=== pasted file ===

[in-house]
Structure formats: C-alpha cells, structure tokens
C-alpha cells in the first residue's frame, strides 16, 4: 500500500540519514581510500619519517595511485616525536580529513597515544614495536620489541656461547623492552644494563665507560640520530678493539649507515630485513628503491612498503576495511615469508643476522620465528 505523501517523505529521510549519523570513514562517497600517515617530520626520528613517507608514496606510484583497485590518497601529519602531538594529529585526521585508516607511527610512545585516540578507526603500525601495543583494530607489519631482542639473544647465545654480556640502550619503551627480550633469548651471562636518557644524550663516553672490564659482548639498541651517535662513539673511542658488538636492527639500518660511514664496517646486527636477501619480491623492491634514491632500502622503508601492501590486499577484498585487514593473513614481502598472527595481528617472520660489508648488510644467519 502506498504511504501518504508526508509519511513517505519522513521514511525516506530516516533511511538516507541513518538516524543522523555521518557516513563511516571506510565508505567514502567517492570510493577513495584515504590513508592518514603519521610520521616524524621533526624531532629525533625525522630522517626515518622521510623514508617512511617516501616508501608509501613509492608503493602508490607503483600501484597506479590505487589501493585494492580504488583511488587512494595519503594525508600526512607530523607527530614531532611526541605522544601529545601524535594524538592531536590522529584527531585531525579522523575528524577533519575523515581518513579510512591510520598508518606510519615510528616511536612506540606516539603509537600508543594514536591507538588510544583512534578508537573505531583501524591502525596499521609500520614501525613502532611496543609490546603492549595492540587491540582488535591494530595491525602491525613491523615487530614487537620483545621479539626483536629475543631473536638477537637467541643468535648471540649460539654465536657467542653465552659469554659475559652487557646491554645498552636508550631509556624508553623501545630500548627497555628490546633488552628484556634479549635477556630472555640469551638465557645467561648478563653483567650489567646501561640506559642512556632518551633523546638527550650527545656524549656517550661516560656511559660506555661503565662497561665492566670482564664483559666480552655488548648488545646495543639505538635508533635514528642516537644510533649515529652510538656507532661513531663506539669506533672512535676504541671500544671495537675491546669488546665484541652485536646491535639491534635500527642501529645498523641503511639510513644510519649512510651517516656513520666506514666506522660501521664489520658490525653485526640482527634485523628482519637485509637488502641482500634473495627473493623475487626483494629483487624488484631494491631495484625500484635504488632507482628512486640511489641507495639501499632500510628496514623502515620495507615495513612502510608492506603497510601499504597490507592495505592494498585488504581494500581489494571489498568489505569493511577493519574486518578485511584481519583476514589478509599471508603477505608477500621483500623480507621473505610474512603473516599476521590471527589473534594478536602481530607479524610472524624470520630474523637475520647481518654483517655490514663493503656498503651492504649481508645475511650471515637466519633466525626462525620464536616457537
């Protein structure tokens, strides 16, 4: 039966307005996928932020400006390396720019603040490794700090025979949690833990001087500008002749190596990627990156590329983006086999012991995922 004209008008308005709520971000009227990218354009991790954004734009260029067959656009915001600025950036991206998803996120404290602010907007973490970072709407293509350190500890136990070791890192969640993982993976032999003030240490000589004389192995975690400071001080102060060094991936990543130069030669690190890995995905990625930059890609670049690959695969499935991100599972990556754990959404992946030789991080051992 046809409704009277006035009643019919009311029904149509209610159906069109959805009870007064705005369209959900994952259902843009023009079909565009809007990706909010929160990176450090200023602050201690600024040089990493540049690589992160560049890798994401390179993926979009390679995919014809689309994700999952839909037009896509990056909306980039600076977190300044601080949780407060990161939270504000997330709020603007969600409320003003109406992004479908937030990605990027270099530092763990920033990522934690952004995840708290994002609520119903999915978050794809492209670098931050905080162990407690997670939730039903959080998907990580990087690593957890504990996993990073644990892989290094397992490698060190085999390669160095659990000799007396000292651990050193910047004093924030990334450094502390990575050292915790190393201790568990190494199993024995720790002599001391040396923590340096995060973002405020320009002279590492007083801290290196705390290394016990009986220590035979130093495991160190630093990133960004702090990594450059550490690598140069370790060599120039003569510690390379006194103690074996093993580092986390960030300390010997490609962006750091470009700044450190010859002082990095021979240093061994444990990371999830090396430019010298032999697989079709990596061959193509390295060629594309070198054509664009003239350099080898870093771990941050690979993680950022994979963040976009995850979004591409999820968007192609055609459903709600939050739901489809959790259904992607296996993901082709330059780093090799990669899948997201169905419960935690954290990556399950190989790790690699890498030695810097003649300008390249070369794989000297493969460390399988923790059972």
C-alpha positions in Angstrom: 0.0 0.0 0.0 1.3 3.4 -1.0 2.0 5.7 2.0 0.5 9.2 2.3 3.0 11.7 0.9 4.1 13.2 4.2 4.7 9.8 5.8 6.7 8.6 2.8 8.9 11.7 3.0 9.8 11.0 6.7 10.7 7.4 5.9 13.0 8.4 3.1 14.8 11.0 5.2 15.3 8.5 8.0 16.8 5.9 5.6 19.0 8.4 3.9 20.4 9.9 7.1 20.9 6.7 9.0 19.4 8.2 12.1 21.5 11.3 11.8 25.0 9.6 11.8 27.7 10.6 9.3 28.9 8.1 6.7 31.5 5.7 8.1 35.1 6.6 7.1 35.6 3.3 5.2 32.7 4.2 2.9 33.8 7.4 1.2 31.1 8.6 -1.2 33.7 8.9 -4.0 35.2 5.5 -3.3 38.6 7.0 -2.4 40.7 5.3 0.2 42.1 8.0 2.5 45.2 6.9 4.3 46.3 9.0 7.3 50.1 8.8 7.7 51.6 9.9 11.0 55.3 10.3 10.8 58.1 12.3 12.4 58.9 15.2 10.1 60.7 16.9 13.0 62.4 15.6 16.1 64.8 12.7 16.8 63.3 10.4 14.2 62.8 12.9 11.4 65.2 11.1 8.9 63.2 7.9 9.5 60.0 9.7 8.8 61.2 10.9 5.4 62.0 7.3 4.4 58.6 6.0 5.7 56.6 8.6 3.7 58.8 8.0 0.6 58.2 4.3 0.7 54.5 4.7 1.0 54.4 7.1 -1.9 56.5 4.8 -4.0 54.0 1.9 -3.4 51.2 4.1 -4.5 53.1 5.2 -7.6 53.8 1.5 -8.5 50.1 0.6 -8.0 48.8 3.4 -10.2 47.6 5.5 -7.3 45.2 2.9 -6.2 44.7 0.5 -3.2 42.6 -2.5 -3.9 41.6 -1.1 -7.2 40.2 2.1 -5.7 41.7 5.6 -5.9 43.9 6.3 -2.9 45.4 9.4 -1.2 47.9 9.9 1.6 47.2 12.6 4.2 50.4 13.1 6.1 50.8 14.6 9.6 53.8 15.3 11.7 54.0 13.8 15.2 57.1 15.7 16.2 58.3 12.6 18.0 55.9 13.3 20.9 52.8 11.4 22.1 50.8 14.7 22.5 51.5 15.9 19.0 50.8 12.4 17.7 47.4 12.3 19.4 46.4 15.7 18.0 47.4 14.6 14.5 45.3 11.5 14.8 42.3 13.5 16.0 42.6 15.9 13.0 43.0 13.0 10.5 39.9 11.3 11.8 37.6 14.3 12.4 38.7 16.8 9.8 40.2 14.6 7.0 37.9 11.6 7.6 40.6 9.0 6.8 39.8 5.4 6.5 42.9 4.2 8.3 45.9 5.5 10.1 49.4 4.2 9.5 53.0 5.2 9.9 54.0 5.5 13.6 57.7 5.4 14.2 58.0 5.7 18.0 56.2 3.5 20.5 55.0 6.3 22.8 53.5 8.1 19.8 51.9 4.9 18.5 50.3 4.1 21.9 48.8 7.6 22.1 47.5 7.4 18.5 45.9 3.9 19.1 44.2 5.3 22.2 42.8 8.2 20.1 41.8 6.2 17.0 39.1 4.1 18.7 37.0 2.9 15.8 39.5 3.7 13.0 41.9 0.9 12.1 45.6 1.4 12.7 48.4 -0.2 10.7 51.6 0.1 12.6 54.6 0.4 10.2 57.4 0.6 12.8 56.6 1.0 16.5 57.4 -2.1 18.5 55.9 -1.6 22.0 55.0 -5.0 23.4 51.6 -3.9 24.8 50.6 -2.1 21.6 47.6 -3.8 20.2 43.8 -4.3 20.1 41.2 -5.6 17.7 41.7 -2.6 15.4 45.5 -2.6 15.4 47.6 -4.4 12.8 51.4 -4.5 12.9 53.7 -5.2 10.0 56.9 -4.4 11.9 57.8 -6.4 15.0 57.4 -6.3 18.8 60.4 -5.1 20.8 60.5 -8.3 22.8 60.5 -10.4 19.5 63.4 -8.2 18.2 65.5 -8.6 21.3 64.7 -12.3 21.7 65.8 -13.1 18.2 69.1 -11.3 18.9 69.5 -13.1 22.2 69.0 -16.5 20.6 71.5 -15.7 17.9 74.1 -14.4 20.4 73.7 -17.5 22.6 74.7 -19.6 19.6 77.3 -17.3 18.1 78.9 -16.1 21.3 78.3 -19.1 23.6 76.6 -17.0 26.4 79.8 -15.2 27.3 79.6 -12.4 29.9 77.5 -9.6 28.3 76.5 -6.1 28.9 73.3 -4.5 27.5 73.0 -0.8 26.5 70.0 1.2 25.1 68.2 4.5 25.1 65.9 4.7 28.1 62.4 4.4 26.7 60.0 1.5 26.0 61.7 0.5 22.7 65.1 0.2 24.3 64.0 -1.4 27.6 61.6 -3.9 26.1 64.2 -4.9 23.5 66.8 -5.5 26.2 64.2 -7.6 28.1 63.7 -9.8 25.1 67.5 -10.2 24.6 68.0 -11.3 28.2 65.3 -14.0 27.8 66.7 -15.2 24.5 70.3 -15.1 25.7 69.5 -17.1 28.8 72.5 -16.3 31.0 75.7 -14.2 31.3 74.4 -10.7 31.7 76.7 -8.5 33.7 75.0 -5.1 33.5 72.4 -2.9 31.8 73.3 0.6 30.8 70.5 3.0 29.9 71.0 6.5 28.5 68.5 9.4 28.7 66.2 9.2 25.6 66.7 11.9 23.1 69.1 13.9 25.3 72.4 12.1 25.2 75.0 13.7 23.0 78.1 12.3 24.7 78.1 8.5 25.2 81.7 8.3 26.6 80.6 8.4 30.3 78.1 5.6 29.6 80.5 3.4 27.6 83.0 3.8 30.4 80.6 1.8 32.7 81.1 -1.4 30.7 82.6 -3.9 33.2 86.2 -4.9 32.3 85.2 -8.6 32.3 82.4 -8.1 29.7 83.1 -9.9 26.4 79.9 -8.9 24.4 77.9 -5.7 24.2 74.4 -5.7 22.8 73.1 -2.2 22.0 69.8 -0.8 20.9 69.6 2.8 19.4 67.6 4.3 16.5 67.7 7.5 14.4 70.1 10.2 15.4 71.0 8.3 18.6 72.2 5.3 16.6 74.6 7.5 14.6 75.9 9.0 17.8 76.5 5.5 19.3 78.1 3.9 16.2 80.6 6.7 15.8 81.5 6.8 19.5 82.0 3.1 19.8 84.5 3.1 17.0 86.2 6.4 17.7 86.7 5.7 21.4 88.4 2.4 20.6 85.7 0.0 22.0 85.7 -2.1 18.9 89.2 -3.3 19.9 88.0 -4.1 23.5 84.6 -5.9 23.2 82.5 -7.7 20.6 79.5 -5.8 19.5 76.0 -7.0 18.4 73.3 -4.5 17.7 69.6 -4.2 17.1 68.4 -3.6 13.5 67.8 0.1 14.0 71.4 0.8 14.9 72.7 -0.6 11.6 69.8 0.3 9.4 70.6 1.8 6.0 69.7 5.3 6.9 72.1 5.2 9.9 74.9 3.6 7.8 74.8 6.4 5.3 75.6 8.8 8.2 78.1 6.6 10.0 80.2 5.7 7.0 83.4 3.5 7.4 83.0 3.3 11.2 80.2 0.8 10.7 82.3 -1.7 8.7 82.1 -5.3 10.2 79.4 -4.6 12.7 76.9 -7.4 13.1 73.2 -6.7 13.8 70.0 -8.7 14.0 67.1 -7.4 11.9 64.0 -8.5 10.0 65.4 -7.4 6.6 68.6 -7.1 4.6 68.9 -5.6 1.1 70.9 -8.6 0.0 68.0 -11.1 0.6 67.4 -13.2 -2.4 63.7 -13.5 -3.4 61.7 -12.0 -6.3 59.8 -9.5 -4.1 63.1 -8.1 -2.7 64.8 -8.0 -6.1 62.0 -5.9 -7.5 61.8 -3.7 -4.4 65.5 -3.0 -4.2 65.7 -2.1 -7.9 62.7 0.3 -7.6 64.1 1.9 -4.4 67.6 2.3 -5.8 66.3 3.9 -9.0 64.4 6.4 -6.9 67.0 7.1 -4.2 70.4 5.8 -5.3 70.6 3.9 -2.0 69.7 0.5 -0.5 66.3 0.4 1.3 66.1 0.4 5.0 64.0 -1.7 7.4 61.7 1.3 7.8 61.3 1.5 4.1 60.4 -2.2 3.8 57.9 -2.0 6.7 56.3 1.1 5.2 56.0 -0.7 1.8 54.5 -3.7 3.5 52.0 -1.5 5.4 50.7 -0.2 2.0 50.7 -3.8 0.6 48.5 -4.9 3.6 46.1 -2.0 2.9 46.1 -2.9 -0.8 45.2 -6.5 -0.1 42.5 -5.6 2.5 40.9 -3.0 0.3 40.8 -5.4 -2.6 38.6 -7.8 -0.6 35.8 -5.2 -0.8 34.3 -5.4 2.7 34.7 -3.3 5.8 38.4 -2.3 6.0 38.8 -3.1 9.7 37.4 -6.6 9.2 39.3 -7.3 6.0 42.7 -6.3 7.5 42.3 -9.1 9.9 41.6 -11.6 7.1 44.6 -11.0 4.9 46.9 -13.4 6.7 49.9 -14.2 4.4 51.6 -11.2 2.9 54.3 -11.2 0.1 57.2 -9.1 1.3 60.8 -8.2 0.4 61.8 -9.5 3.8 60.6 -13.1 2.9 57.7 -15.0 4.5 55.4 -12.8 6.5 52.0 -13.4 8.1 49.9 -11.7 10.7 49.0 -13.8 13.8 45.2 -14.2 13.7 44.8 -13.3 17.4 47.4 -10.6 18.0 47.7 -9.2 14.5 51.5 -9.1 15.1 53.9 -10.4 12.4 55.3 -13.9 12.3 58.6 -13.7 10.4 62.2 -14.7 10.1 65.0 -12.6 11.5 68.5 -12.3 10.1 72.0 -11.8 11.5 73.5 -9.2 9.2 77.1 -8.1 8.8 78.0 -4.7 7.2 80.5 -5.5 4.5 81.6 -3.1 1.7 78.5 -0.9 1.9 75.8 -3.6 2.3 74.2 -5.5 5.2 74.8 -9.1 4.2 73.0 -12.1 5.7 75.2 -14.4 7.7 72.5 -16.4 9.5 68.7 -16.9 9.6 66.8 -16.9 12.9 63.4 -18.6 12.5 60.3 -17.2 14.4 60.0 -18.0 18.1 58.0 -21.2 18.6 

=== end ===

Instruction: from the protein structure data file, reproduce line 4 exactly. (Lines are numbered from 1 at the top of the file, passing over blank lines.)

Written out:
């Protein structure tokens, strides 16, 4: 039966307005996928932020400006390396720019603040490794700090025979949690833990001087500008002749190596990627990156590329983006086999012991995922 004209008008308005709520971000009227990218354009991790954004734009260029067959656009915001600025950036991206998803996120404290602010907007973490970072709407293509350190500890136990070791890192969640993982993976032999003030240490000589004389192995975690400071001080102060060094991936990543130069030669690190890995995905990625930059890609670049690959695969499935991100599972990556754990959404992946030789991080051992 046809409704009277006035009643019919009311029904149509209610159906069109959805009870007064705005369209959900994952259902843009023009079909565009809007990706909010929160990176450090200023602050201690600024040089990493540049690589992160560049890798994401390179993926979009390679995919014809689309994700999952839909037009896509990056909306980039600076977190300044601080949780407060990161939270504000997330709020603007969600409320003003109406992004479908937030990605990027270099530092763990920033990522934690952004995840708290994002609520119903999915978050794809492209670098931050905080162990407690997670939730039903959080998907990580990087690593957890504990996993990073644990892989290094397992490698060190085999390669160095659990000799007396000292651990050193910047004093924030990334450094502390990575050292915790190393201790568990190494199993024995720790002599001391040396923590340096995060973002405020320009002279590492007083801290290196705390290394016990009986220590035979130093495991160190630093990133960004702090990594450059550490690598140069370790060599120039003569510690390379006194103690074996093993580092986390960030300390010997490609962006750091470009700044450190010859002082990095021979240093061994444990990371999830090396430019010298032999697989079709990596061959193509390295060629594309070198054509664009003239350099080898870093771990941050690979993680950022994979963040976009995850979004591409999820968007192609055609459903709600939050739901489809959790259904992607296996993901082709330059780093090799990669899948997201169905419960935690954290990556399950190989790790690699890498030695810097003649300008390249070369794989000297493969460390399988923790059972």